The following is a composite of Azerbaijani perceptions regarding the status of the Shusha region, and an attempt to explain to the outside observer why Shusha is important to the Azerbaijani population. I believe that the content of this brief reflects the perceptions of a broad section of the public in the Republic of Azerbaijan.

The Azerbaijani View of Shusha

Most Azerbaijanis view Shusha as a historical symbol of Azerbaijani statehood. The region embodies Azerbaijan''s independent past and is viewed as one of Azerbaijan''s major ancient scientific and cultural centers. Children in Azerbaijan are raised on stories about how Shusha has been a center of Azerbaijani "resistance to foreign occupation and domination." These history lessons endow Shusha with pivotal meaning as part of a future settlement on Nagorno-Karabagh. While borders and populations have constantly shifted in the Caucasus, Shusha has been a center of Azerbaijani settlement and political organization during many different periods in the history of the region: as part of the ancient Caucasian Albania (Arran), the Khanate of Qarabagh, the Azerbaijani Democratic Republic (1918-1920), the Azerbaijani Soviet Socialist Republic, and as part of the present-day Republic of Azerbaijan at the time of independence.


height=''0.0250in'' width=''100%'' use3dshading=''true''/Shusha has been a center of Azerbaijani settlement and political organization during many different periods in the history of the region.
height=''0.0250in'' width=''100%'' use3dshading=''true''/

In Azerbaijan''s schools, Shusha is presented as a unique place that served as the capital of the Qarabagh Khanate. This khanate, despite the extremely complicated internal and international situation of the eighteenth century, was one of the few Azerbaijani feudal states that managed to withstand constant enemy attacks and retain its sovereignty and independence. Azerbaijanis study in schools, for instance, the siege of Shusha, and how the city held out against the troops of Iranian Shakh Agha Mohammed Khan Qajar in 1795.

Shusha is especially endeared to Azerbaijanis as a center of Azerbaijani culture. Among the Azerbaijani cultural figures who originate from the city of Shusha are the following: Uzeyir Hajibayov (founder of Azerbaijani National Opera); Bul-Bul (founder of Azerbaijani opera vocal); Jabbar Garyaghdy oglu (Azerbaijani Mugham Art virtuoso); singer Rashid Behbudov; composers Ashraf Abbasov, Suleyman Aleskerov, Fikret Amirov, Farhad Badalbeyli, Seyid and Khan Shushinski, writers Abdurrehim bey Haqverdiyev, Mirmohsum Navvab, and Najaf bey Vezirov; poetess Khurshudbanu Natavan; and many other cultural figures.

While many Azerbaijanis recognize the need for certain mutual concessions as part of any peace settlement and the need to ensure the security of the Armenian population of the region, they also believe that the rights and security of the Azerbaijani population of Nagorno-Karabagh should not be forfeited just because this population was forced to leave their homes almost ten years ago. Since the majority of the Azerbaijani population of the disputed Nagorno-Karabagh region originates from Shusha city and the surrounding villages of the Shusha region (such as Malybayli, Qushchular, Khalfeli, Turshsu, and Shyrlan, Imamgulular, Zarisli, Khanligpeye, Geybali, Goytala, etc.), many Azerbaijanis would view the return of the region to Azerbaijani control as an act of fair treatment toward the Azerbaijani population ousted from Nagorno-Karabagh. While the Republic of Azerbaijan has declared its readiness to accept mutual compromises and mutual recognition of needs and rights, it is difficult to envision Azerbaijanis consenting to a settlement in which they did not regain control of the Shusha region, or in which the previous Azerbaijani residents of the district were not offered the opportunity to return to their homes there.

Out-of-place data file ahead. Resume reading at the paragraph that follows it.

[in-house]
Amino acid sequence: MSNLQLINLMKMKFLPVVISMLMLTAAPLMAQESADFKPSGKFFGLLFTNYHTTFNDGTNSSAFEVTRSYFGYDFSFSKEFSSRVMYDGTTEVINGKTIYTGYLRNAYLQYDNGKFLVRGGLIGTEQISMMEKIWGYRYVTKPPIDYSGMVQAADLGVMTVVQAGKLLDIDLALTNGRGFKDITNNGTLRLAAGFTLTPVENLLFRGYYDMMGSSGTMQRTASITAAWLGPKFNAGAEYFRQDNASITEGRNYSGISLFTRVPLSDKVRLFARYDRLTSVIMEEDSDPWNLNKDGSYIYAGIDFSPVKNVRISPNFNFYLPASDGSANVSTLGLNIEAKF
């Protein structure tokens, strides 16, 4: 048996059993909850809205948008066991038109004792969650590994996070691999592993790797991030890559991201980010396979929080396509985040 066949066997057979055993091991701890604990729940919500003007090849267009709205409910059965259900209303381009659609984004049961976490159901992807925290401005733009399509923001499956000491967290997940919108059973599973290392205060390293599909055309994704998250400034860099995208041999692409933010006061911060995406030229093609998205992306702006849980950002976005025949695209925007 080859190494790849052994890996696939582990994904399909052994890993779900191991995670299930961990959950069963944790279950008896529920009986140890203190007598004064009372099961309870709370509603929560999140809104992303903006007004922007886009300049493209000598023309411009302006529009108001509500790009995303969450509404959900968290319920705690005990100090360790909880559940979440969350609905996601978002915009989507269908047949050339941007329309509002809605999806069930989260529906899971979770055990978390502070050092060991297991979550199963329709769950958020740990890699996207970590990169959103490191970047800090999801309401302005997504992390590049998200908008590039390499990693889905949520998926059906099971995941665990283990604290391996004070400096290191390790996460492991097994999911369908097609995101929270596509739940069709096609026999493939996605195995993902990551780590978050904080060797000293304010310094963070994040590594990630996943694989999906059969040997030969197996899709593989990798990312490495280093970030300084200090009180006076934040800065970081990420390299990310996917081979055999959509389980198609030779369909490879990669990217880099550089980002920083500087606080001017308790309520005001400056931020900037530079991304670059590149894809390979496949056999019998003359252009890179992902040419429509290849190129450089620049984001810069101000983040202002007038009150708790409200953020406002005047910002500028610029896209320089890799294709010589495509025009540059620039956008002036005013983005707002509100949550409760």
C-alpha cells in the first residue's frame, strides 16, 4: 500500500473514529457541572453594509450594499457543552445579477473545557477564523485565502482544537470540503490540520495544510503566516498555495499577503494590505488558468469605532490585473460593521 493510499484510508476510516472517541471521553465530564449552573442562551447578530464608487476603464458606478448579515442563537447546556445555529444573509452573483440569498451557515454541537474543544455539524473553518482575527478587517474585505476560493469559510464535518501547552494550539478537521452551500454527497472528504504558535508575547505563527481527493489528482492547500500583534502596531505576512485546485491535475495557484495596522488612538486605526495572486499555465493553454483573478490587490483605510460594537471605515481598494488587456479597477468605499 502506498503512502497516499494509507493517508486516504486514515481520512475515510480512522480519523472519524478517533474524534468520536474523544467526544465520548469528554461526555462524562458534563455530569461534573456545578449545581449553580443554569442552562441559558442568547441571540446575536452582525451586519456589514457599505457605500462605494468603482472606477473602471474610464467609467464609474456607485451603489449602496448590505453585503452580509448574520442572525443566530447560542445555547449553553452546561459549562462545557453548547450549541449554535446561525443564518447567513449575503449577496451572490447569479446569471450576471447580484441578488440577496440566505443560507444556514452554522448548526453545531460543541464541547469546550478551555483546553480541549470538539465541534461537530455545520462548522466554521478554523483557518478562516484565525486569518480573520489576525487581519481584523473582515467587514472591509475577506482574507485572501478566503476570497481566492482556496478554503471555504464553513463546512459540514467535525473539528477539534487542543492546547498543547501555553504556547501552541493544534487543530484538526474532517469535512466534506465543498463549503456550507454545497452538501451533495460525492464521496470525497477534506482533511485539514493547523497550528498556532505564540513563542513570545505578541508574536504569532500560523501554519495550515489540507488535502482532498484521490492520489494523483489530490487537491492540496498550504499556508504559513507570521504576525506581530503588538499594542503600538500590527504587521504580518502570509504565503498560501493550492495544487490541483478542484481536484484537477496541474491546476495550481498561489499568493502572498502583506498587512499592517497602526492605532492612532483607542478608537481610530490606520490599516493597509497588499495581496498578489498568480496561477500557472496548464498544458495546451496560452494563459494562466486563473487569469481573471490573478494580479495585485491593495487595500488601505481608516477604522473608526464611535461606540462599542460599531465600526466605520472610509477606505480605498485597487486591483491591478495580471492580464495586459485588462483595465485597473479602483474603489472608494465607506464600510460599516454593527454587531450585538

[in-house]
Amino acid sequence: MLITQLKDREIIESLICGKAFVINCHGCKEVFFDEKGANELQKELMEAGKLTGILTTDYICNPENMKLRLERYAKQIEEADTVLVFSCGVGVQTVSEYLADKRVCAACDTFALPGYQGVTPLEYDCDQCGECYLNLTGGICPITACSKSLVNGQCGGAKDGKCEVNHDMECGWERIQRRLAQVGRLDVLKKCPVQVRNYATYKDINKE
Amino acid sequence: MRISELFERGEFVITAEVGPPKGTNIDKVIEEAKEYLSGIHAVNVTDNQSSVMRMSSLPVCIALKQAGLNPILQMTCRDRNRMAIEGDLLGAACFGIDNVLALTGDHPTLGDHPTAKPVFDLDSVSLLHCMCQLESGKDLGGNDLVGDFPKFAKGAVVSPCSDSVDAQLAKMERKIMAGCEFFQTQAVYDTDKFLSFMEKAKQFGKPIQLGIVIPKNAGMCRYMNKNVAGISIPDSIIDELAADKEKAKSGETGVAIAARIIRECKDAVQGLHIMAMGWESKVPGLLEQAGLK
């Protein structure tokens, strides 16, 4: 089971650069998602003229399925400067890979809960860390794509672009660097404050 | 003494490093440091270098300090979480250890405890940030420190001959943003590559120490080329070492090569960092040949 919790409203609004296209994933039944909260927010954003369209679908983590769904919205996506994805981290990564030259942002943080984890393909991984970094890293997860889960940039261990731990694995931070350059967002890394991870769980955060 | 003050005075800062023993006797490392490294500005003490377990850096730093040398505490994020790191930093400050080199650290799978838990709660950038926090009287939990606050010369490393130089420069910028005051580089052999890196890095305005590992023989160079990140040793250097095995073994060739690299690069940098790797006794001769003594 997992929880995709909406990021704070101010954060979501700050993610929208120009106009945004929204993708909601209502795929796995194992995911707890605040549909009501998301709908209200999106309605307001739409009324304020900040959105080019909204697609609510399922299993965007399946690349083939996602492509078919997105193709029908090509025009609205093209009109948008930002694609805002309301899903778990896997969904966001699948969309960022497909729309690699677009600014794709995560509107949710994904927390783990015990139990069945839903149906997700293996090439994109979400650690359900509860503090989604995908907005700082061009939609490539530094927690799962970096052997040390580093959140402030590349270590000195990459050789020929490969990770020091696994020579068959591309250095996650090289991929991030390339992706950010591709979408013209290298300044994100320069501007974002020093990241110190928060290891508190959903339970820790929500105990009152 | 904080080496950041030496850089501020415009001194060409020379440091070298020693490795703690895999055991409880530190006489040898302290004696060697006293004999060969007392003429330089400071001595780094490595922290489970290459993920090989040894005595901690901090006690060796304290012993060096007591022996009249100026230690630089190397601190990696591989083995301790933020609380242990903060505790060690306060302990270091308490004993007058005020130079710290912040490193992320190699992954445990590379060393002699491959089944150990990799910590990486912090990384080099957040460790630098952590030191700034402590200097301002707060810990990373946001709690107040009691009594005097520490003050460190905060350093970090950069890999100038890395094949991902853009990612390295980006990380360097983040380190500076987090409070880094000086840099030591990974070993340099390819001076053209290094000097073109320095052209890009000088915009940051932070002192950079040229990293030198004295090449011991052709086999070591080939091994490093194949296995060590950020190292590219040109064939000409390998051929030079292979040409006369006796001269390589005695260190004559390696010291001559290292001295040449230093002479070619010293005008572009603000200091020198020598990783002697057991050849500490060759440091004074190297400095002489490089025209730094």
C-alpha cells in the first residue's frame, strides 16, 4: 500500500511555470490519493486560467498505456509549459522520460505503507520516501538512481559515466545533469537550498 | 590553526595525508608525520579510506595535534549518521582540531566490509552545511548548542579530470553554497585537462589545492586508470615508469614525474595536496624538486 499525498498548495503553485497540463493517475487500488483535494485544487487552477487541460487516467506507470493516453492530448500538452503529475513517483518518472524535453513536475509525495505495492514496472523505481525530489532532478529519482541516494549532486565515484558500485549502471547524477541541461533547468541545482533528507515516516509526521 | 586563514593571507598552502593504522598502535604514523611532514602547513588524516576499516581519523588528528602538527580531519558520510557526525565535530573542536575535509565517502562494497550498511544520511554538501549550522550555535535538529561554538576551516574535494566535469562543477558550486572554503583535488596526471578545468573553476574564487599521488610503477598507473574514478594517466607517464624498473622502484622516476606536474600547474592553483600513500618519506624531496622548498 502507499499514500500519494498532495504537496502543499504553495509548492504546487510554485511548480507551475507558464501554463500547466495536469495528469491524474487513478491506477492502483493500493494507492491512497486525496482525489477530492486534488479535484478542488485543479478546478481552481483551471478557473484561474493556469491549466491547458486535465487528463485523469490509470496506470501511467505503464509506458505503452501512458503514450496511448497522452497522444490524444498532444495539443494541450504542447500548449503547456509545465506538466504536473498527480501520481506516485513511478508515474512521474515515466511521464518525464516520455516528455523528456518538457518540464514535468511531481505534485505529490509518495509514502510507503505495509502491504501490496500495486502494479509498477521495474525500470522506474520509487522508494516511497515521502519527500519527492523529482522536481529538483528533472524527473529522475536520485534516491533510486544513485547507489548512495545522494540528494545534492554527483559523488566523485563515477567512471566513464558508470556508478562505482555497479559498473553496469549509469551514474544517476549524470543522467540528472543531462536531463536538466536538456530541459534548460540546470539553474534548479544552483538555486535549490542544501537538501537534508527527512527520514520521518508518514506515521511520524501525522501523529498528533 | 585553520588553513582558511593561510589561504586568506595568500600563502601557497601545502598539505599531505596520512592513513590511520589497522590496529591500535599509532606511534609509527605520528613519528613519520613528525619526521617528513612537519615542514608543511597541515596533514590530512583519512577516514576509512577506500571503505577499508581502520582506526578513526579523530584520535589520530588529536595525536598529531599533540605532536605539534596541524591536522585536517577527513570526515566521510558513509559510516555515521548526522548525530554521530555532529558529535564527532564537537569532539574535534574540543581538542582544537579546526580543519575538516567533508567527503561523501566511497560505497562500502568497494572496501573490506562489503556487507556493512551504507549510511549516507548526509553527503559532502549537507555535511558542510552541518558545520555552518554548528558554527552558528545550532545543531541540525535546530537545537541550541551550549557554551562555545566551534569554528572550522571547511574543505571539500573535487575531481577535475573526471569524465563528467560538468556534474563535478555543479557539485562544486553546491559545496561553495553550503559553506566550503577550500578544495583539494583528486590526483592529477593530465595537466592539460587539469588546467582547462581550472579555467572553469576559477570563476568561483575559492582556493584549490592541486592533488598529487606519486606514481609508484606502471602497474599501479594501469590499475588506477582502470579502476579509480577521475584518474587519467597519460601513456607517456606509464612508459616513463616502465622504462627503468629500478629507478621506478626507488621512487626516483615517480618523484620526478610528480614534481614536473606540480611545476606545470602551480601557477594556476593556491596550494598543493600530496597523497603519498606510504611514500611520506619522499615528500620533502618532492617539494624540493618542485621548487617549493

height=''0.0250in'' width=''100%'' use3dshading=''true''/The Azerbaijani people evicted from Nagorno-Karabagh . . . should be given the right of return and provided with the same security guarantees that will be provided for the Armenian population of Nagorno-Karabagh.
height=''0.0250in'' width=''100%'' use3dshading=''true''/
In order to be successfully implemented, a settlement should take into account and accommodate the security concerns of the Armenian and Azerbaijani populations of Nagorno-Karabagh, both of which used to inhabit the region before the start of the conflict. Both communities are defined by the Helsinki mandate of the Organization of Security and Cooperation in Europe (OSCE) Minsk Conference of March 1992 as "the interested parties of Nagorno-Karabagh."

Many people in Azerbaijan are convinced that no settlement is possible without restoration of Azerbaijani sovereignty over the Shusha region. In addition, they believe that the Azerbaijani people evicted from Nagorno-Karabagh, including the people from the Shusha region, should be given the right of return and provided with the same security guarantees that will be provided for the Armenian population of Nagorno-Karabagh.


 

Download this document:

CSP#6.pdf

For more information on this publication: Belfer Communications Office
For Academic Citation: Amirbayov, Elchin. “Shusha's Pivotal Role in a Nagorno-Karabagh Settlement.” Policy Brief, Caspian Studies Program, .